Media Archaeology has a relationship to the field of software studies, as it considers how technologies talk to each other as well as how we use them. So records, in the sense of digital data, are one of the materials that a media archaeologist might study. A few years ago, NEoN had a theme of ‘Futureproofing’ and we were quite nostalgic about old technologies and about how we had to preserve digital data. Since then, working with artist group Jodi and others, we better understood how artists both preserve and reimagine technologies in their own work (Jodi made art from the old video game Jet Set Willy using the programming language Basic to make new versions and experiences of the game, keeping it alive for another generation**). Thus, for this edition of NEoN we propose artists are already the record-keepers of what will become in the future our shared heritage.

The programme will focus on the tropes of current archaeology practices such as the visualisation of heritage assets, and the questioning of the geological sediment layers that evidence human life on planet earth. By putting artist’s concerns at the heart of the programme, a more complex picture of the material culture of the digital age will emerge. NEoN doesn’t seek to be merely nostalgic about technology, but to expose, through artistic practice, how new technologies are understood now and will be in the future, in the creation of shared cultural experiences.

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* Jussi Parikka is a Finnish new media theorist and professor in Technological Culture and Aesthetics. He has published extensively on digital culture, and his work on media archaeology has gathered international attention. Parikka worked on Media Archaeology in collaboration with Erkki Huhtamo. Huhtamo is also a media theorist and professor, and specializes in the history of history and aesthetics of media arts. Media Archaeology: Approaches, Applications and Implications introduces an archaeological approach to the study of media, to learn how media has been researched, used, designed, preserved and discarded. This book was edited by Parikka and Huhtamo, also with contributions of international scholars from Europe, North America and Japan, providing a broad historical and theoretical overview of Media Archaeology.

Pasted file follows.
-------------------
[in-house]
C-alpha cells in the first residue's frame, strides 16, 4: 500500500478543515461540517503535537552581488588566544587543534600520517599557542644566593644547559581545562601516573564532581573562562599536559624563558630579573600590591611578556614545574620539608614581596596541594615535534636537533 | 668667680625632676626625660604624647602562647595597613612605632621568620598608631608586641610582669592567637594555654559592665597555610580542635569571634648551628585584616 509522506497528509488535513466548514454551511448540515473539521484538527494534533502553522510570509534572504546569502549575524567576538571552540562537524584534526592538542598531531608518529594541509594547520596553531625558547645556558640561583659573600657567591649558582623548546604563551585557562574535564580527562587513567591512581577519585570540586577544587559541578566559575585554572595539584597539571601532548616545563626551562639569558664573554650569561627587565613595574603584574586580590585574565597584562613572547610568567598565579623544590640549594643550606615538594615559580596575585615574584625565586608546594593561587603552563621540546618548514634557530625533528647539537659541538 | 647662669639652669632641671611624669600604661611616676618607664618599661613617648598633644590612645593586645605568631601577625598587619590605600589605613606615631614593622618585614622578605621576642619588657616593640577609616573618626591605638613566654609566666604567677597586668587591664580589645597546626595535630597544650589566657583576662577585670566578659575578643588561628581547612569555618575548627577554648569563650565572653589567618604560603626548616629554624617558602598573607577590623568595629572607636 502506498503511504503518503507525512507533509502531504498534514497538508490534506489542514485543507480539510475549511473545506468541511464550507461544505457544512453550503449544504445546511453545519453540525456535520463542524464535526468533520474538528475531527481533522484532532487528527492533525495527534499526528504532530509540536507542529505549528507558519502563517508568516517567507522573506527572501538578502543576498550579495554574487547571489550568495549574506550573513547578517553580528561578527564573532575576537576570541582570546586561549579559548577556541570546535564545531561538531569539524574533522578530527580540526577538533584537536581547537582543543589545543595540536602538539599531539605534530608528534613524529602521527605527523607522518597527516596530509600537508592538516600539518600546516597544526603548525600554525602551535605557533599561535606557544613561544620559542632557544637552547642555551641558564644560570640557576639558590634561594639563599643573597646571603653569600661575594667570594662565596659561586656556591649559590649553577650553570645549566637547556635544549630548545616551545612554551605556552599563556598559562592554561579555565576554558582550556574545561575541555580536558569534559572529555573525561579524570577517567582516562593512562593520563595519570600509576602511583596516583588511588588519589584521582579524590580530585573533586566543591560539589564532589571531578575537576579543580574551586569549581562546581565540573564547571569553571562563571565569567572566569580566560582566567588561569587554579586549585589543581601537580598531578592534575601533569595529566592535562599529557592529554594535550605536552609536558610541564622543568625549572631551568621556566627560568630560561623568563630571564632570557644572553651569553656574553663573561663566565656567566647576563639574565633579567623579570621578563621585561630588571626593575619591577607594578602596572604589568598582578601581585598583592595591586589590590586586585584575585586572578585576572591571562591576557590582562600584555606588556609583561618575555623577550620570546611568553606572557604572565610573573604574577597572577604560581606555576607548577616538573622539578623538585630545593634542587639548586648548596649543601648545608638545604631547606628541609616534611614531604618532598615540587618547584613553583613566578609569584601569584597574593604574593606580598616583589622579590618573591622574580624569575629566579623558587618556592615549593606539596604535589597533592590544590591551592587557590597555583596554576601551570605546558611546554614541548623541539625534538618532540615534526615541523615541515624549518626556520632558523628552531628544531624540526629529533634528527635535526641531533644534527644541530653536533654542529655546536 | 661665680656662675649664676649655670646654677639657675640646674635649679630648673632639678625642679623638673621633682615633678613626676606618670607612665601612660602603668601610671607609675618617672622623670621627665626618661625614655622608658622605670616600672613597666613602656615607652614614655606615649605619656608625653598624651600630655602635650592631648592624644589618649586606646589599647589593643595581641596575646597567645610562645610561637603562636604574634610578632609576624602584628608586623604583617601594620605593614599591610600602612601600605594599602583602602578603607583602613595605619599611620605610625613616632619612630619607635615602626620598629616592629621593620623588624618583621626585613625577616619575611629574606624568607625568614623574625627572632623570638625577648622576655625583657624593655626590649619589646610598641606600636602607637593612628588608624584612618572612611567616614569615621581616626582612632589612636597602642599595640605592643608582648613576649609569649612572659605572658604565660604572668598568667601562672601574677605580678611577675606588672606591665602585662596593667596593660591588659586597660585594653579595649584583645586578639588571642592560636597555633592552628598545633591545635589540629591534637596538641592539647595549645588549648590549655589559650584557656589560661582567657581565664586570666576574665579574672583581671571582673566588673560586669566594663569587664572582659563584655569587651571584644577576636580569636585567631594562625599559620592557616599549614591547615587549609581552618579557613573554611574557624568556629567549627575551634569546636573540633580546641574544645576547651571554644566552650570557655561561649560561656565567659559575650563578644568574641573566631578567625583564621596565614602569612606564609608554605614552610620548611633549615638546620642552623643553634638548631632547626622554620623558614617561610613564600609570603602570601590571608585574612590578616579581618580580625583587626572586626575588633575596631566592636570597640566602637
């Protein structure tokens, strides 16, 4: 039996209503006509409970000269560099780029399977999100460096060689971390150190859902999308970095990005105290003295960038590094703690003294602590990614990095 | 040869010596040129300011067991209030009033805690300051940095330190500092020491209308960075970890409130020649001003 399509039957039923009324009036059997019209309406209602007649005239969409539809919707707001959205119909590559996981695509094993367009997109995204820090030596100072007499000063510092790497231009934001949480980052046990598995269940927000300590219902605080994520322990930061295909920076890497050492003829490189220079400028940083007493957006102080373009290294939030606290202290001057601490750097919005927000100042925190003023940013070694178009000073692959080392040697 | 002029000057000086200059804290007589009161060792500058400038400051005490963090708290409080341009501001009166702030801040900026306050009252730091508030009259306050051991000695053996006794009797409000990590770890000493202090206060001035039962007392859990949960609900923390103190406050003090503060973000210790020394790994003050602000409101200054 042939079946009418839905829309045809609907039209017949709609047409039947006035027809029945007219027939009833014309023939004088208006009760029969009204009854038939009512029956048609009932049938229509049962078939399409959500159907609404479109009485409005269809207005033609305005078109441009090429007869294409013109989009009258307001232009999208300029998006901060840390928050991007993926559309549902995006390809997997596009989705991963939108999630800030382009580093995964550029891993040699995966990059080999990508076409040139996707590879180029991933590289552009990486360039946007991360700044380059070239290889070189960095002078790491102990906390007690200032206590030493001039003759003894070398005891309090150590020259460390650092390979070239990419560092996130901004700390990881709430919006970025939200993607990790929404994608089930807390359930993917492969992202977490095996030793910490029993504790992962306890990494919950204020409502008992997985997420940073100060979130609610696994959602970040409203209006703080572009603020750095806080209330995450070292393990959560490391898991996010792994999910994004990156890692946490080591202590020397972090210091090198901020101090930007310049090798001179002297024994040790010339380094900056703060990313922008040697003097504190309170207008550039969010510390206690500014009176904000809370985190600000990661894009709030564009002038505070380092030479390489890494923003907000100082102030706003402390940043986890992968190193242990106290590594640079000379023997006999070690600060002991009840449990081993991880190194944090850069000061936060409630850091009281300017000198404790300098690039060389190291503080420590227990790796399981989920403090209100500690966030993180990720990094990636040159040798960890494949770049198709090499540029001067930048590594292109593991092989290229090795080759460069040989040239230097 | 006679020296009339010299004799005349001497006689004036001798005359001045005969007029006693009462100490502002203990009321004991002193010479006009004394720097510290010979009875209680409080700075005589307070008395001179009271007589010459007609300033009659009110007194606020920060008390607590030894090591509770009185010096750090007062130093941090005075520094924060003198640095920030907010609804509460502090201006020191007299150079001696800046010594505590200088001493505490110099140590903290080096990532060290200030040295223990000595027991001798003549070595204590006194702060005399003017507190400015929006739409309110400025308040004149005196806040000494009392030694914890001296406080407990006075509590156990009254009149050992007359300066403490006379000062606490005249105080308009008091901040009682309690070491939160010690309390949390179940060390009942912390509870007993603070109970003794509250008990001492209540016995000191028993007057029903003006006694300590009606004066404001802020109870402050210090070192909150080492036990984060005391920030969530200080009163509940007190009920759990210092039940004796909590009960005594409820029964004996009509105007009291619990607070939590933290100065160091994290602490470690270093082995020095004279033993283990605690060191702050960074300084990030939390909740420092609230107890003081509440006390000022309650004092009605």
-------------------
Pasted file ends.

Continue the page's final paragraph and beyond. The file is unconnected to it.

**northeastofnorth.com/jodi

Whale by Yolande Harris

In Whale (2017) oceanic voices – bowhead whales, bearded seals, beluga whales, and narwhals – spoke directly into our ears from ice-covered arctic waters. They become the agents, the guides, the voices of knowledge beyond our immediate experience. The Whale headphones were roped with local Dundee jute using a Celtic 16-strand hollow braiding technique. The cultural lives of cetacean and human species are complexly intertwined – these are the voices of the same beings that fueled the whaling and jute industries of Dundee and they continue to be affected by the current crisis of global climate systems. Whale simultaneously invoked Dundee’s past as a centre for the whaling industry and increases our awareness of the new cultural industries replacing it here on the waterfront.

With thanks to Kate Stafford, University of Washington, for the marine mammal audio recordings

Ei Wada and Usaginingen win World of OMOSIROI Award

We are delighted to hear that two of NEoN 2015’s artists, Ei Wada and Usaginingen, have scooped up the third World OMOSIROI Award. Bestowed to artists each year, the international award spreads the concept of ‘OMOSIROI’, a core value of Japan’s Knowledge Capital. The accolade showcases people from around the world whose pioneering activities epitomise ‘OMOSIROI’ (Japanese word for fun/interesting), and is Knowledge Capital’s way of sharing these values with the world.